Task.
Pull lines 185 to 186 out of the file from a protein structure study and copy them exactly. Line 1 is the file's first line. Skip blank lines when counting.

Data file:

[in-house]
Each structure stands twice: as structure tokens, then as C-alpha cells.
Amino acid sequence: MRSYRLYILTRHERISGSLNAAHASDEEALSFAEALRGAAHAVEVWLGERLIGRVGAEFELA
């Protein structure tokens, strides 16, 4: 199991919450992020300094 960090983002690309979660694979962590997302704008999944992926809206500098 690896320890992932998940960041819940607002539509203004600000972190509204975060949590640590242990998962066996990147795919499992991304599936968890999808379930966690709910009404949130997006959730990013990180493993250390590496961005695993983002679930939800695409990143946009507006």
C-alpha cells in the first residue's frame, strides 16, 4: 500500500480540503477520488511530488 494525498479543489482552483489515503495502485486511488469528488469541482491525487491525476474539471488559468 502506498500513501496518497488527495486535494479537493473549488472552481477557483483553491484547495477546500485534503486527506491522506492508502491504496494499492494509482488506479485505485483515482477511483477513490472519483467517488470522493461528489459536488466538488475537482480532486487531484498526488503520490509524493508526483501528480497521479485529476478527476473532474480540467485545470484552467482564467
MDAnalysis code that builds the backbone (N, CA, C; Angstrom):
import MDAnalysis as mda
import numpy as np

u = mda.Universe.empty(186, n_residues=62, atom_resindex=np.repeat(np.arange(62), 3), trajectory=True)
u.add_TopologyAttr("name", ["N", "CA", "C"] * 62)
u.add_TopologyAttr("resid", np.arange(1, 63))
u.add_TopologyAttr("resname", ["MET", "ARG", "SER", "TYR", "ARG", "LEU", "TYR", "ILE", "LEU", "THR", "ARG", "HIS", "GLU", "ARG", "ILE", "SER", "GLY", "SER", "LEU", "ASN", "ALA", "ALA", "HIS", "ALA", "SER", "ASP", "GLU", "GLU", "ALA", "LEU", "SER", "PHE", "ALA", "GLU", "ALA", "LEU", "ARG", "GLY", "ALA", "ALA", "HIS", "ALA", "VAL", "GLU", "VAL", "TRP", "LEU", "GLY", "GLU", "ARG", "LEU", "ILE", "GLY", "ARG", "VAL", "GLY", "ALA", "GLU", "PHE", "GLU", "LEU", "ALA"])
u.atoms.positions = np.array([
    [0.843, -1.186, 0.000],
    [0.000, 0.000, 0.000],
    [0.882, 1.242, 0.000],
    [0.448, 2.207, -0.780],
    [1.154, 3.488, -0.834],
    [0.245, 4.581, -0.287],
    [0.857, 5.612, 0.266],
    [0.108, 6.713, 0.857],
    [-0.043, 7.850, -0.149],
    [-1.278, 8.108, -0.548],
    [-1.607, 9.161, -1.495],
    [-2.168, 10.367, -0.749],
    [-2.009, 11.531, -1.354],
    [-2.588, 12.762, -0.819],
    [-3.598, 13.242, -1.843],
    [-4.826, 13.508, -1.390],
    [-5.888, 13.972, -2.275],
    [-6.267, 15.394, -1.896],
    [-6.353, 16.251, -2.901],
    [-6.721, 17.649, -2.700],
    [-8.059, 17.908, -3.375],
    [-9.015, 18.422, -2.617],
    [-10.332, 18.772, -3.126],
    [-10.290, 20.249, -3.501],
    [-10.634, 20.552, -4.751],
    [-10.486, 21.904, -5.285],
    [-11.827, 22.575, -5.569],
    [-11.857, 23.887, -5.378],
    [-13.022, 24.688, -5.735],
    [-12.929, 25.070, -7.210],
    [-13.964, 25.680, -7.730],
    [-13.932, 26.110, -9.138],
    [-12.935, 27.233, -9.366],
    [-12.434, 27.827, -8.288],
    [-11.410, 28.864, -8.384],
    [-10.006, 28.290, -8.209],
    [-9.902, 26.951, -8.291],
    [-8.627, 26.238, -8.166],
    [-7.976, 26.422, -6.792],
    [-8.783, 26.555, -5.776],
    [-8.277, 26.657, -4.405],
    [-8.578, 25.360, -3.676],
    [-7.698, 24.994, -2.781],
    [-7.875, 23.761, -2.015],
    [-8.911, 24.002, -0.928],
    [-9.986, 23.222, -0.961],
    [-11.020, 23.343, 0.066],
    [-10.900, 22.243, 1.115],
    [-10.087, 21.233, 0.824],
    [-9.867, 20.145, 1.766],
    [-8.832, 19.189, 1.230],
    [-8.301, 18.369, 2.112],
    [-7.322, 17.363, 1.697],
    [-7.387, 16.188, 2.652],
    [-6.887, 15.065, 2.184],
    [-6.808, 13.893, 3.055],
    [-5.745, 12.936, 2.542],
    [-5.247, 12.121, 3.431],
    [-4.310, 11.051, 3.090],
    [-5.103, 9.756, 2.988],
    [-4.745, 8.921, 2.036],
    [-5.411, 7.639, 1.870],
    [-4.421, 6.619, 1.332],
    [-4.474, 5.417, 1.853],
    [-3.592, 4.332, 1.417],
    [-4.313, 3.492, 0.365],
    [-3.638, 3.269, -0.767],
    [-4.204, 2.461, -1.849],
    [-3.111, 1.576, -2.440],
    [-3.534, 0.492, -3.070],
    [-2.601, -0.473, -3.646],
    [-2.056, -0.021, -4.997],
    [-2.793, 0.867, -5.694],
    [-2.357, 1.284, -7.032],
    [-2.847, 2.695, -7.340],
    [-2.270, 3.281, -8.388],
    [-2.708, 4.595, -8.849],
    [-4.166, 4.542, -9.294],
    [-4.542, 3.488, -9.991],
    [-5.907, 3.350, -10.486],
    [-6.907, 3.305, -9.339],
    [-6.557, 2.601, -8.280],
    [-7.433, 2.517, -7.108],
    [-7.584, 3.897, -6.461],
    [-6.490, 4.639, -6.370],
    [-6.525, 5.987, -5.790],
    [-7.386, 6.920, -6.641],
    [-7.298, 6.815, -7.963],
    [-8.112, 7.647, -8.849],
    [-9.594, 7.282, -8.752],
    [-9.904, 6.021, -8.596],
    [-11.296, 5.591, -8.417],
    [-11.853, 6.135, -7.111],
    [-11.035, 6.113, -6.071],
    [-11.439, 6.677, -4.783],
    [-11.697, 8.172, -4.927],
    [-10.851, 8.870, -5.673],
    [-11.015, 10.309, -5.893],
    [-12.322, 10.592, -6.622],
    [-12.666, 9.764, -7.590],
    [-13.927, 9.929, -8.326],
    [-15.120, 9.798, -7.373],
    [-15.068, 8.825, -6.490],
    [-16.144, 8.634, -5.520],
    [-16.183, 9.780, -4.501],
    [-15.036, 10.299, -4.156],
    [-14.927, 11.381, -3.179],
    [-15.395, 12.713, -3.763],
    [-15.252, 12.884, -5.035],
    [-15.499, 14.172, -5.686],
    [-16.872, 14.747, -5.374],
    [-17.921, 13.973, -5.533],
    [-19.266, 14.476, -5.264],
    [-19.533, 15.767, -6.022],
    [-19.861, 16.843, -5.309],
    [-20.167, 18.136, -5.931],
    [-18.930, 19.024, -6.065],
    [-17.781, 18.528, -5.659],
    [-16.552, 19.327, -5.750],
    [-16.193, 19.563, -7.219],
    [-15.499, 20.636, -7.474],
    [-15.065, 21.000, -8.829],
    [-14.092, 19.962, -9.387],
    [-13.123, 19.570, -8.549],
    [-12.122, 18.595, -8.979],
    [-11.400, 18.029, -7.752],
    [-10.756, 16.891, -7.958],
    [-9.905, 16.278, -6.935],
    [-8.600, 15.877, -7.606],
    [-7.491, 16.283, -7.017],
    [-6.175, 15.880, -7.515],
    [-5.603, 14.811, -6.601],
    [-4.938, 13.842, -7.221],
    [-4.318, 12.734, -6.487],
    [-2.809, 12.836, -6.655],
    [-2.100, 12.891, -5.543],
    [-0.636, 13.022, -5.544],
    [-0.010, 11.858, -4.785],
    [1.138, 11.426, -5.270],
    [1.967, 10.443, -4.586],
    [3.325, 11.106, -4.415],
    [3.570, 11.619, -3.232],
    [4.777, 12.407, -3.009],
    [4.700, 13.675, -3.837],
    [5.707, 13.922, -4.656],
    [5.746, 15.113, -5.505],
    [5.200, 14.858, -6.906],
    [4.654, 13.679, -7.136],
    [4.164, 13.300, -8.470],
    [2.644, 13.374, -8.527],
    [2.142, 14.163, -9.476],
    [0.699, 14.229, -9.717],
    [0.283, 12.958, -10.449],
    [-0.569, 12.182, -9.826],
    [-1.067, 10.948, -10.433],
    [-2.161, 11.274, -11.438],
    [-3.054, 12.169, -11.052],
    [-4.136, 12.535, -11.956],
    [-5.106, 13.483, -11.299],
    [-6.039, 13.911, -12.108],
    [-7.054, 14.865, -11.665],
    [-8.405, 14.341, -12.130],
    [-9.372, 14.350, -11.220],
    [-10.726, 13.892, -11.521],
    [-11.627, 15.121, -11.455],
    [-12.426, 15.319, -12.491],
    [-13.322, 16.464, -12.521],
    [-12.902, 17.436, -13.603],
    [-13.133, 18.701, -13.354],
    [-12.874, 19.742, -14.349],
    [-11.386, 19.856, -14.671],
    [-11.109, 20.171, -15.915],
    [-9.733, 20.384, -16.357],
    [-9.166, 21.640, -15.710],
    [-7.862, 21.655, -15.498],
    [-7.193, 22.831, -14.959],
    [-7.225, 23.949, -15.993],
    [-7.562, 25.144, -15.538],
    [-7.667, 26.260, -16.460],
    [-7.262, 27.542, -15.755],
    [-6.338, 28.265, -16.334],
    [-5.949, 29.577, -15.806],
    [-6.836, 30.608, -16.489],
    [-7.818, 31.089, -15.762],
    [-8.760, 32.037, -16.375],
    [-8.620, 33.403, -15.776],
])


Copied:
    [-11.109, 20.171, -15.915],
    [-9.733, 20.384, -16.357],